On the day before the 2007 Rule 5 draft, the Tigers traded Chris Shelton—the first pick in the 2003 major league Rule 5 draft—to the Rangers. In exchange, the Rangers sent the Tigers Triple-A center fielder Freddy Guzman.
The Big Leaguers
Shelton, whom the Tigers designated for assignment after signing lefthander Kenny Rogers, was originally drafted by the Pirates in the 33rd round of the 2001 draft. Shelton made his major league debut in 2004, and from 2004 to 2006 he hit .281/.340/.466 in 807 at-bats. But despite his success in the majors, the Tigers opted to keep veteran Sean Casey, who hit .296/.353/.393 as the Tigers’ starting first baseman in 2007. Shelton, meanwhile, hit .269/.381/.420 for Triple-A Toledo. Shelton is also a good defensive first baseman. In 2006, he ranked first in zone rating and third in range factor among first basemen.
Guzman, who turns 27 in January, signed with the Padres out of the Dominican Republic in 2001. Guzman ranked second in the Padres system in 2005, though that ranking was more of a byproduct of a weak farm system than an indication of Guzman’s true talent. Guzman hit .269/.348/.363 for Triple-A Oklahoma in 2007 with 56 steals in 70 attempts (an 80 percent success rate). Guzman’s best attributes are his speed, plate discipline and above-average center-field defense. He walked 62 times and struck out 88 times in 2007, and the year before he had 50 walks and 55 strikeouts. Guzman, a .365 career slugger in the minors, offers little power at the plate.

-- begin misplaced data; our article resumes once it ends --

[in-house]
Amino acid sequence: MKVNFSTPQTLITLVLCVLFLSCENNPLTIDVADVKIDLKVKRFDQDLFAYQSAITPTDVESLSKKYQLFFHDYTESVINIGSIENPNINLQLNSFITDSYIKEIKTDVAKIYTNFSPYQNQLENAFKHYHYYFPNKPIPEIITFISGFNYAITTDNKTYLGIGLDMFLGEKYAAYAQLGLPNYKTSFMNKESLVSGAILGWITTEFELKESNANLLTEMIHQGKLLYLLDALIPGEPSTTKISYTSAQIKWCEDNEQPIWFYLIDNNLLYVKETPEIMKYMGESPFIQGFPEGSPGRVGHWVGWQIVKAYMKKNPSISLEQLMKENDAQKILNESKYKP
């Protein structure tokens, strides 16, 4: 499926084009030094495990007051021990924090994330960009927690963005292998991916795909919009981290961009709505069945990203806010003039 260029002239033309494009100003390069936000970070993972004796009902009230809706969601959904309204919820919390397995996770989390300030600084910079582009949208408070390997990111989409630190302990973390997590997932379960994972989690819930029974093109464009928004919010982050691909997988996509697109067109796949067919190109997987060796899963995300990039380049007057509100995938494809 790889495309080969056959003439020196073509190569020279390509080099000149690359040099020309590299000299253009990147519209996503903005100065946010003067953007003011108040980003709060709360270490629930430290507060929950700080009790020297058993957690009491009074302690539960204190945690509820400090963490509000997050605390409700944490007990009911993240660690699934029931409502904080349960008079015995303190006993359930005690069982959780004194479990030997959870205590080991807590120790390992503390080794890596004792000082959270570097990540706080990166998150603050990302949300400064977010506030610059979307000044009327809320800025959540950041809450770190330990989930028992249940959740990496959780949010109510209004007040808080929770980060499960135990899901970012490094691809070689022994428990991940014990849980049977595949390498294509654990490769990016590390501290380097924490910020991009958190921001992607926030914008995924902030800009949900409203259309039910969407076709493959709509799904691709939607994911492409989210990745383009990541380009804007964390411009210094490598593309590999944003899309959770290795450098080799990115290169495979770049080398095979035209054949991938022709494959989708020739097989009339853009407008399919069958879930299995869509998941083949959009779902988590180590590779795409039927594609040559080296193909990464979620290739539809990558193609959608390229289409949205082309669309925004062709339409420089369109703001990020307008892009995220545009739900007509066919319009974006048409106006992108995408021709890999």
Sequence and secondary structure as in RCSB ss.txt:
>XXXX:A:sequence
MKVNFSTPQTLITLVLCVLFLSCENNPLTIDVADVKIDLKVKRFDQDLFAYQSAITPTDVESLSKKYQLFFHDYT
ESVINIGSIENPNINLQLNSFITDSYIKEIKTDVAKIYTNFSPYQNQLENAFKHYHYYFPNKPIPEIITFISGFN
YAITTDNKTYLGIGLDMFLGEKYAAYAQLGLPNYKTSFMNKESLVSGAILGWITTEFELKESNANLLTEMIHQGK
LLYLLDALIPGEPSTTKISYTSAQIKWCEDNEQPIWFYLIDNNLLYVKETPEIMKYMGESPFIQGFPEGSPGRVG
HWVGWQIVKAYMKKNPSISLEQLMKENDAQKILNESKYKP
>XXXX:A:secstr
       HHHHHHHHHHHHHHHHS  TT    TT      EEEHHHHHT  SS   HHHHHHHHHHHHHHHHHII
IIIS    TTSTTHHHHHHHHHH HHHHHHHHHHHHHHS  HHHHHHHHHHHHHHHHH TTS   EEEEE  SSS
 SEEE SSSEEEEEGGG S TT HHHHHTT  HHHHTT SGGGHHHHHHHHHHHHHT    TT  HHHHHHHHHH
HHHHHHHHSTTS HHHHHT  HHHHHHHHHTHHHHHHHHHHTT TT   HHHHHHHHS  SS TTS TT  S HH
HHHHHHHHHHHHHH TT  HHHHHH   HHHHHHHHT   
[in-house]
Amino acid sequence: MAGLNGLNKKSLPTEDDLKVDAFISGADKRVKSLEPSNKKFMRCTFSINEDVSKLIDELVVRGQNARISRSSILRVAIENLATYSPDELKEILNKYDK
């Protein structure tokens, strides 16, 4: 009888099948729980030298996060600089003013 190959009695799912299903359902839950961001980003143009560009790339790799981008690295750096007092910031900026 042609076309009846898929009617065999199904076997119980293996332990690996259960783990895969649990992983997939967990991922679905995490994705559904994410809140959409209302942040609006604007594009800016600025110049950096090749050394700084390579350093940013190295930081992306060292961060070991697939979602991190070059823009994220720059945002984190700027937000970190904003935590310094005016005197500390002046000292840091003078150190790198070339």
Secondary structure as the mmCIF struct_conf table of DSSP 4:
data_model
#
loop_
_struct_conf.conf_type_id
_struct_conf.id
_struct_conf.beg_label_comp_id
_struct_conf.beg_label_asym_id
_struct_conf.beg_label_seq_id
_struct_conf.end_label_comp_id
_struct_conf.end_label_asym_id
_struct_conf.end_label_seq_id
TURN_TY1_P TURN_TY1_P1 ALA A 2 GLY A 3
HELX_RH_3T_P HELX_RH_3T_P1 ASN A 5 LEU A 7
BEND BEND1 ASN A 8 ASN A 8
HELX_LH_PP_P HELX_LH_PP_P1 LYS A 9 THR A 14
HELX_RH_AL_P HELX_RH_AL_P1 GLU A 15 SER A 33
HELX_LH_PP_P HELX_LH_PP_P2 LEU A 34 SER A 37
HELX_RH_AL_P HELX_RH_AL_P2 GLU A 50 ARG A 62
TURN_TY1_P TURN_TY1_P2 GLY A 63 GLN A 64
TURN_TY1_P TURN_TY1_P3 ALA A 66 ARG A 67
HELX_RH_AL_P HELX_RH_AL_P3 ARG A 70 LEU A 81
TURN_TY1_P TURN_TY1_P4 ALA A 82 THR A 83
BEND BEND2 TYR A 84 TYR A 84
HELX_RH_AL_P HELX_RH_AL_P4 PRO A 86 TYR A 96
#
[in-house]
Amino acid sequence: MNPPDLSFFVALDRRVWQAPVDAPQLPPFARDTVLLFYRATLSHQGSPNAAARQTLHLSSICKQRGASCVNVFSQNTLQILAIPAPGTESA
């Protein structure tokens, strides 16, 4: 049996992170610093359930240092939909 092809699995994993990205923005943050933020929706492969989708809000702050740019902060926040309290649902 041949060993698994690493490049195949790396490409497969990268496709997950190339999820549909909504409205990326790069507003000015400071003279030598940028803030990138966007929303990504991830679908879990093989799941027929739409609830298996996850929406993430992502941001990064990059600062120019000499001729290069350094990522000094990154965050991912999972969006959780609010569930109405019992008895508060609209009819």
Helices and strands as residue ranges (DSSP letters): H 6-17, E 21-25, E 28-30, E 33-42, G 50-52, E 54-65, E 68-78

The Rangers made a low-risk move by picking up Shelton for a minimal cost. Given that Shelton spent all of 2007 in the minors and would have been blocked at first base in the majors by Carlos Guillen, the Tigers likely did not have much leverage to get a significant return on Shelton in a trade package. Shelton will be 28 next year and could become a league average first baseman—and perhaps even better—if given the opportunity to play regularly. Guzman could catch on with the Tigers as a defensive and pinch-running specialist, but Shelton’s upside with the Rangers—combined with his low cost—could potentially provide a far greater return.